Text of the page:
Huge rally in Hong Kong against anti-subversion laws
8 July 2003
Up to half a million people marched in Hong Kong on July 1—the sixth anniversary of Britain’s handover to China—to protest against new “anti-subversion” legislation being enacted by the Beijing-installed administration of Chief Executive Tung Chee-hwa. The National Security Bill, legislated under Article 23 of Hong Kong’s Basic Law, would effectively extend China’s police-state methods into the former British colony.
The rally was the largest since one million people took to the streets of Hong Kong on June 4, 1989, to protest against the Stalinist regime’s massacre of workers and youth in Tiananmen Square. Most of the marchers were dressed in black T-shirts to symbolise the death of democratic rights in Hong Kong. They marched through the city from Victoria Park to the downtown government buildings, bringing the city’s public transportation system to a temporarily standstill.
People carried flags and banners against Chief Executive Tung and Article 23. Slogans included, “For the sake of Hong Kong, for the sake of freedom, oppose Article 23”, “Return political power to the people!” and “We are tired, we are angry, just step down!”. More than 1,300 police were deployed.
A retired nurse told Reuters: “This [Article 23] will push Hong Kong toward an era of tyranny.” A lawyer Terry Chan commented: “The government is trying to use the law to suppress people's views and voices.” Yan Sui-lei, a middle-aged mother, who brought her young daughter, said: “I’m not here for myself, I’m here for the next generation’s freedoms.”
In 1997, when handing power to Beijing, the British government claimed that democratic rights would be protected: the city would function as a special autonomous region of China for 50 years under the Basic Law—a local constitution. However, Beijing insisted, particularly following the Hong Kong protests against the Tiananmen Square massacre, that the Basic Law include a special clause—Article 23—to allow for new security laws.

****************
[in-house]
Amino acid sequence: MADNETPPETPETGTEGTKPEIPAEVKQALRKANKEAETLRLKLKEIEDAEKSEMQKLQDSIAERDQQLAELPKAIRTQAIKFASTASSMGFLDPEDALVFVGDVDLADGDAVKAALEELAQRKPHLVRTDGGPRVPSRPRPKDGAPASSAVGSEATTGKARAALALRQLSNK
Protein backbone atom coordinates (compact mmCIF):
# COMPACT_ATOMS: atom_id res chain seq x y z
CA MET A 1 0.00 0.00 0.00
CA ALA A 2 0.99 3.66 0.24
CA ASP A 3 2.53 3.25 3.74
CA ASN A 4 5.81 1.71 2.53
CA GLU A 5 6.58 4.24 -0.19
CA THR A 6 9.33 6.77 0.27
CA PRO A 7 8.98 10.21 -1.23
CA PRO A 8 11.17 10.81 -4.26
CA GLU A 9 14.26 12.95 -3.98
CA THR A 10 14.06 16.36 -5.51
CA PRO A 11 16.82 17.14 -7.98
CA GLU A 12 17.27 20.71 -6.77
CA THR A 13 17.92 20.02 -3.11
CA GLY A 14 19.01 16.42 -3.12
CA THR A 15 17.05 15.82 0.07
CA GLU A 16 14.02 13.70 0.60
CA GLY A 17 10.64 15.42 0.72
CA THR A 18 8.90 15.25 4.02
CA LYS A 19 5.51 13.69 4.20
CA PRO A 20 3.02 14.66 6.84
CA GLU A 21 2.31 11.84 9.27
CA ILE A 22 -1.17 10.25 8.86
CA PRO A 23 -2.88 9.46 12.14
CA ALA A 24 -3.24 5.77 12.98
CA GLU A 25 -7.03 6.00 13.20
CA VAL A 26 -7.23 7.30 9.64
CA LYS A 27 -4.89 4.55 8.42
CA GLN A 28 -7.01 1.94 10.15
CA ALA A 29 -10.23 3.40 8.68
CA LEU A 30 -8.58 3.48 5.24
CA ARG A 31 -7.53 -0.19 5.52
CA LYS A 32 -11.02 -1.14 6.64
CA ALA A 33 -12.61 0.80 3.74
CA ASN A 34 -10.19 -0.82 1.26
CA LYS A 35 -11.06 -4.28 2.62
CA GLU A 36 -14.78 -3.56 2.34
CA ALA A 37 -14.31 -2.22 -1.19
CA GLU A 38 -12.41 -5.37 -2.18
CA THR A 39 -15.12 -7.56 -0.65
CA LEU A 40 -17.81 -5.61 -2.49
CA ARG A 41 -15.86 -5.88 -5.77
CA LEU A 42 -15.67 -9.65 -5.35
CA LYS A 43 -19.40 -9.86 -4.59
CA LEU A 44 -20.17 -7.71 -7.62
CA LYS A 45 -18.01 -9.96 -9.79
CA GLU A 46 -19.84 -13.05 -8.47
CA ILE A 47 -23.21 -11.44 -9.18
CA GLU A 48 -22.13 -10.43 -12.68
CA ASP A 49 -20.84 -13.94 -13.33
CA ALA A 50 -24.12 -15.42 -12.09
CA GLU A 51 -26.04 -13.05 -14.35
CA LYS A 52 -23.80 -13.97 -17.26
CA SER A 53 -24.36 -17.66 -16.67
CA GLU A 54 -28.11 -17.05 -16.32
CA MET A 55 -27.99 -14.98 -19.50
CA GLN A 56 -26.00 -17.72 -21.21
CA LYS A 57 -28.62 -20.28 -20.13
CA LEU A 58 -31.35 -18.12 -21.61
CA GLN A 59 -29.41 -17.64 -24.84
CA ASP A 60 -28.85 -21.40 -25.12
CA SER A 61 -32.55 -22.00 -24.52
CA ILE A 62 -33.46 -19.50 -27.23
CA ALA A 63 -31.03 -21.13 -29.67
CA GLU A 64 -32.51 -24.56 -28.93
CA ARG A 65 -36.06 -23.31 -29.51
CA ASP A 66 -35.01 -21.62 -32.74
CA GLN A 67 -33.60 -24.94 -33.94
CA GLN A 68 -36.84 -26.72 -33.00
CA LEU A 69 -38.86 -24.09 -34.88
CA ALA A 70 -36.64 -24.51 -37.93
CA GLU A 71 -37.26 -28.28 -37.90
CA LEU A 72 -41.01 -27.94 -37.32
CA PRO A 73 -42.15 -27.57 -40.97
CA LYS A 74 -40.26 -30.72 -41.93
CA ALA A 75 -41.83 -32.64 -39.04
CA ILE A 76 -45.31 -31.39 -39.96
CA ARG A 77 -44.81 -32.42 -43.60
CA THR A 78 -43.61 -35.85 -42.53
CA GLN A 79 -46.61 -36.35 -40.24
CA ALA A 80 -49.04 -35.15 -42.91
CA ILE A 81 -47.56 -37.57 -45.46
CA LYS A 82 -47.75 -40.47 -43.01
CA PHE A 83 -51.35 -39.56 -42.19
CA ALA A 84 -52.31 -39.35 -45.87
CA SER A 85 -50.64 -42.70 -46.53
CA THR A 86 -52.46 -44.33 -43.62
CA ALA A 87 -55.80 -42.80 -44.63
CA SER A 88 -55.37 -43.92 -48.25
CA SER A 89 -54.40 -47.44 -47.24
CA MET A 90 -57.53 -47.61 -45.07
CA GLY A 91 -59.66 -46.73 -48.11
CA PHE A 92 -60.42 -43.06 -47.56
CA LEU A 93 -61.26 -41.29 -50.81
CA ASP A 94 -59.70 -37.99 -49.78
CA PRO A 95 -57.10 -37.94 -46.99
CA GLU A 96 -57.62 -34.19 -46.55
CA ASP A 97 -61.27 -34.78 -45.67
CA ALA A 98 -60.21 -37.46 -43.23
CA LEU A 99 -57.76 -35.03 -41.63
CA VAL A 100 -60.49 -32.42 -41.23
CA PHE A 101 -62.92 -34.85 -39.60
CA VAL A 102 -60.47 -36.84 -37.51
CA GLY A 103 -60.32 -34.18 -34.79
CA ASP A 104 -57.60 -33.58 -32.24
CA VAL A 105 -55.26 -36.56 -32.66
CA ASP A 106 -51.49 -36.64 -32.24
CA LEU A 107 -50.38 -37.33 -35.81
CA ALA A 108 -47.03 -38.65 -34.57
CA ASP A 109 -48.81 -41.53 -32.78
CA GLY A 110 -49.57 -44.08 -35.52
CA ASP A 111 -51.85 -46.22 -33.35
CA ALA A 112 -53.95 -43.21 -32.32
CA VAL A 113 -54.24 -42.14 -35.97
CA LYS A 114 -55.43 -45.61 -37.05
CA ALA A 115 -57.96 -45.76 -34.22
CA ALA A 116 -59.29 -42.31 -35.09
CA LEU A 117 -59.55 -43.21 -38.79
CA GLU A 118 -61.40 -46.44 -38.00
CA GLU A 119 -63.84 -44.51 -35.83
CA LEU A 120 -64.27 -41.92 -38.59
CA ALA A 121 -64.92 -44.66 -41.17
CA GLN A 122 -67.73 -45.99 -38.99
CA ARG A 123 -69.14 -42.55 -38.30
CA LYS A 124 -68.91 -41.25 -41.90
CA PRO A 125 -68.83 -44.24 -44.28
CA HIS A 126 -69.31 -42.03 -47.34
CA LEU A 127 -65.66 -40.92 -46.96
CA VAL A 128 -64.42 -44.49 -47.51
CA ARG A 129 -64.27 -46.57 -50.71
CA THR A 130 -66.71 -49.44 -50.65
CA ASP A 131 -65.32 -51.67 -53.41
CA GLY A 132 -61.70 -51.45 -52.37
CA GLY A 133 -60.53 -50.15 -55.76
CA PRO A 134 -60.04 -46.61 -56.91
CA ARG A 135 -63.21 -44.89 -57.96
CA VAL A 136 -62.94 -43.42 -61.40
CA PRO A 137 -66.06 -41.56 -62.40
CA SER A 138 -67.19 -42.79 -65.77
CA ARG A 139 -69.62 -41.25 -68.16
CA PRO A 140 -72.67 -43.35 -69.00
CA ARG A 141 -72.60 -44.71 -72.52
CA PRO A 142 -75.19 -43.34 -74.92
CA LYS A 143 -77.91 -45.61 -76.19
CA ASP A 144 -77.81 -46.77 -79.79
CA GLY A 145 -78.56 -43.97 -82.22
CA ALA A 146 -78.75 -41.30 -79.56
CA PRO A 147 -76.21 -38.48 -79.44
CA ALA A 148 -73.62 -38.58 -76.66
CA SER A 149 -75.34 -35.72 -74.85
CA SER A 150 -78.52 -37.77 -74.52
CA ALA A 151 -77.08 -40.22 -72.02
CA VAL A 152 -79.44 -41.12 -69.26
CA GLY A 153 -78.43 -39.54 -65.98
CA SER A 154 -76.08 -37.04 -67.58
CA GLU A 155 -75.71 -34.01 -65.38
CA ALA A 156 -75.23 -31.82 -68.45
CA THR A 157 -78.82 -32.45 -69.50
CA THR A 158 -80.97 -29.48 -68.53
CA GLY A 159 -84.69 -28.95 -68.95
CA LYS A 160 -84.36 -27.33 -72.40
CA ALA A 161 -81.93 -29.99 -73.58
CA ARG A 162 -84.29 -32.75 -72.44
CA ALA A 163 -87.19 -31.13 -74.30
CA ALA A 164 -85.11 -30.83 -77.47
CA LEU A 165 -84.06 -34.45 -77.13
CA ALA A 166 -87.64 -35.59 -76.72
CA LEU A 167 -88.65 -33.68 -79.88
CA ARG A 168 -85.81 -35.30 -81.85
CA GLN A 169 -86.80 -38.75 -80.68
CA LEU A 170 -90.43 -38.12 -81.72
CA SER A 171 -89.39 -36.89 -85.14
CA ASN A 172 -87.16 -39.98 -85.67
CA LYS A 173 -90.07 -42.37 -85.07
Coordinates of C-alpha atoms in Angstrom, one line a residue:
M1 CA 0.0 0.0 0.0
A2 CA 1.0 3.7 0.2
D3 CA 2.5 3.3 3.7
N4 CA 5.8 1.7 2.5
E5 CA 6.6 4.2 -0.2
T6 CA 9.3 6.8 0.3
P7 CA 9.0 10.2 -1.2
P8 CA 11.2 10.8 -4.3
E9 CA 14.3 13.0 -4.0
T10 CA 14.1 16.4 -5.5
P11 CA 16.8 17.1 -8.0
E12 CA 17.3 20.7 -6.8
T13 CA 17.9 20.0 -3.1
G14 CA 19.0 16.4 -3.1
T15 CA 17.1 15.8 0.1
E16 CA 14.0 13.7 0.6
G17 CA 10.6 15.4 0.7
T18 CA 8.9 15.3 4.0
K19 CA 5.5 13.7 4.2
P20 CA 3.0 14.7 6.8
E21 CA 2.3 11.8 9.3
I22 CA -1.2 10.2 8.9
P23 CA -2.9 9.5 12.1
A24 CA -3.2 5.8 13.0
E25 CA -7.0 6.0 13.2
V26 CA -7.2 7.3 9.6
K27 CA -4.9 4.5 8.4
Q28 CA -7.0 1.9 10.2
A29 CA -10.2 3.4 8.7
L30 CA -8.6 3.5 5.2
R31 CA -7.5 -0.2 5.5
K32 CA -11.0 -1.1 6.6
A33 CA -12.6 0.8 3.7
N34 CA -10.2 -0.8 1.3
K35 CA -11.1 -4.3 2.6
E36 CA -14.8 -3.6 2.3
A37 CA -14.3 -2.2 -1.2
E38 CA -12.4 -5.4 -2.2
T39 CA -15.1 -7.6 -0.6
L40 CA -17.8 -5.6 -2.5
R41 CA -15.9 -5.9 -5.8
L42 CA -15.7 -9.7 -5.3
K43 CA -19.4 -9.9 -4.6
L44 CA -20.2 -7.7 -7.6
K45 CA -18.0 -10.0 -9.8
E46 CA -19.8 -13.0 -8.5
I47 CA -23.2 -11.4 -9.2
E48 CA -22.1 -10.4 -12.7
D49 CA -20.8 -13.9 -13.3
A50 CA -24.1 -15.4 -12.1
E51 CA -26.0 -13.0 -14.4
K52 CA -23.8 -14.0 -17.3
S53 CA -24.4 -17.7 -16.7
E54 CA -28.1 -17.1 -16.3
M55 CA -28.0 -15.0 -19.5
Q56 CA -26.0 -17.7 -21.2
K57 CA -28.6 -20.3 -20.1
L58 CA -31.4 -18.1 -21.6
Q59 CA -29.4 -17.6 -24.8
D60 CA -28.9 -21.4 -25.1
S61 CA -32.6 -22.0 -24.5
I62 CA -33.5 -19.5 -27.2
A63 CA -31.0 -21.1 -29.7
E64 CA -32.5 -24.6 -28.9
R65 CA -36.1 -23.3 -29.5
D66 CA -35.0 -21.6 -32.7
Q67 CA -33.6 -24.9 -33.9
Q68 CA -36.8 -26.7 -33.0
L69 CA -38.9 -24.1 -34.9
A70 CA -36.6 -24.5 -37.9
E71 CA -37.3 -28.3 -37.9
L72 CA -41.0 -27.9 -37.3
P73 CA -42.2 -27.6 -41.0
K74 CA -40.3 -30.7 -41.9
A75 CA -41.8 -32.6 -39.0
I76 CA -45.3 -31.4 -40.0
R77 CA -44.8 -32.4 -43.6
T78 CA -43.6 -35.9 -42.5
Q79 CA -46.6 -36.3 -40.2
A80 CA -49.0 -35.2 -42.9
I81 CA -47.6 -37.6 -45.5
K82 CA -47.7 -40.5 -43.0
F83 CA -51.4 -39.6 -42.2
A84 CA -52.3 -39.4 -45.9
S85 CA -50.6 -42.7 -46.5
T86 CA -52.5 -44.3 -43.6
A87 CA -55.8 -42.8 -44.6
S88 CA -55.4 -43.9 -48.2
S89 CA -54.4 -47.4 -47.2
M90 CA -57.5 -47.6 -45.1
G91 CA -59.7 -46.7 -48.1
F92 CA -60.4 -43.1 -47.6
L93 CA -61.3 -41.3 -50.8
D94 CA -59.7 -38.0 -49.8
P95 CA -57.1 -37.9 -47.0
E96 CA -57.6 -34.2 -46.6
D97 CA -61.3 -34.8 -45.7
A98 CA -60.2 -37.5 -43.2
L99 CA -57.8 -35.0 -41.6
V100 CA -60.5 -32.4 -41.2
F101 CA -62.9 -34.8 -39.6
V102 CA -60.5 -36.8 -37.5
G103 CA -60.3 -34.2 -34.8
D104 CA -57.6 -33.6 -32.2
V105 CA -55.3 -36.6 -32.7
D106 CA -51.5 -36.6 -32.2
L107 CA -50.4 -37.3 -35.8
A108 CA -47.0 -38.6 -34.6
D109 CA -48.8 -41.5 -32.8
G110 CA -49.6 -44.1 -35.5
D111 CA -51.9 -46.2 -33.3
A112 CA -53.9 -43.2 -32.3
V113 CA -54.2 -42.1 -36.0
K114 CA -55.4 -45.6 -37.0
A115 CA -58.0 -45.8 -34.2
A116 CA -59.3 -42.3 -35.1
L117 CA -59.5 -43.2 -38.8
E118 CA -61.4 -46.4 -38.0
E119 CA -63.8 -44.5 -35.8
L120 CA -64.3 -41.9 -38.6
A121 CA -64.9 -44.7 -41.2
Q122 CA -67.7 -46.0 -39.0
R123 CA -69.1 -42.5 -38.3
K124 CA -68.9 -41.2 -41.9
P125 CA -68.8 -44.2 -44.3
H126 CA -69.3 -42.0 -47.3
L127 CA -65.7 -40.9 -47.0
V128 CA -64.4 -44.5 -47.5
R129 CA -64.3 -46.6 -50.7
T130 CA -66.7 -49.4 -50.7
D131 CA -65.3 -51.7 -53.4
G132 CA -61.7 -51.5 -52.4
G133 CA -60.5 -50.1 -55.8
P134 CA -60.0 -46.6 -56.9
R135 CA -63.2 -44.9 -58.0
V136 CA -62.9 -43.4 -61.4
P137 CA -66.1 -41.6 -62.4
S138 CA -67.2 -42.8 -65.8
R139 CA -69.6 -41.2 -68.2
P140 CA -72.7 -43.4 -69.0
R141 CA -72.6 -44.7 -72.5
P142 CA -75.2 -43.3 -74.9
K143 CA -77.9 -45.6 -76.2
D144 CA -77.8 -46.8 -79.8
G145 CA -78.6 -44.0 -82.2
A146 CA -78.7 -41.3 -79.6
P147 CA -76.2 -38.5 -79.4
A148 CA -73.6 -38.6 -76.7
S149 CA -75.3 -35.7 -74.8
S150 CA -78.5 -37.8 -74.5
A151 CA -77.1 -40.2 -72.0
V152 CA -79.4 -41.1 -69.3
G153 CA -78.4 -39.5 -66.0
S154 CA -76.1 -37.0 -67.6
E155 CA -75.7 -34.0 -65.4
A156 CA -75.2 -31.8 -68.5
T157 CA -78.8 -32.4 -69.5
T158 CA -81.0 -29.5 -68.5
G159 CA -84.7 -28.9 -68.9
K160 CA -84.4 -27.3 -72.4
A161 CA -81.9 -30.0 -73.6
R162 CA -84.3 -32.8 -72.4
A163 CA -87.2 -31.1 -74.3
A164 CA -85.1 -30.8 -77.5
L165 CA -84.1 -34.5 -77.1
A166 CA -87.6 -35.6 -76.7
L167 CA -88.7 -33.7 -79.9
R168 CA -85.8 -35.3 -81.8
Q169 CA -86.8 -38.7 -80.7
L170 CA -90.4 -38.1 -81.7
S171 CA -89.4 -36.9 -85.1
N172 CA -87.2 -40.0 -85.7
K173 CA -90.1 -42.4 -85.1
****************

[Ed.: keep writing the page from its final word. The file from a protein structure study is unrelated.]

In the aftermath of Tiananmen Square, a number of dissidents took refuge in Hong Kong. The Beijing regime particularly wanted to crackdown on groups and individuals regarded as political threats, not only to Hong Kong but to China as a whole.
Article 23 authorised the Hong Kong government to “enact laws on its own to prohibit any act of treason, sedition, subversion against the central government, or theft of state secrets, to prohibit foreign political organisations or bodies from conducting political activities in the Region, and to prohibit political organisations or bodies of Region from establishing ties with foreign political organisations or bodies.”
Under the National Security Bill, opposition groups and dissidents, including members of the China Democracy Party and the Falun Gong movement who found sanctuary in Hong Kong, could be specifically targetted. Anyone belonging to a group with connections to an organisation banned under Beijing’s security laws will be regarded as “endangering national security” and subject to the bill.
Clause 4 of the bill provides for a broad definition of subversion against the People’s Republic of China, including “using force or serious criminal means that seriously endangers” its stability. The charge, which carried a life-sentence, may apply to Hong Kong residents taking part in anti-Beijing protests while in another country.
The offence of sedition is just as all-encompassing. Critics have pointed out that journalists could be charged under the bill for “inciting others to engage in violent public disorder that would seriously endanger the stability” of China. The legislation declares that publications will only be considered seditious when there is “an intention to incite others” to commit treason, subversion or secession. However, what constitutes “intention” has been left vague and ill defined.
The bill gives the police extensive powers to deal with those suspected of security offences. In particular, its “emergency investigation power” enables the police to conduct house raids without a warrant.Broad discontent
Last week’s protest far exceeded the expectations of the organisers, who had predicted 100,000 would attend. Moreover, while the participants were obviously outraged by the anti-democratic measures, there were broader concerns about the Tung administration and deteriorating social conditions. Like the majority of the Hong Kong legislature, Tung, a billionaire business tycoon, was not elected but was installed by Beijing.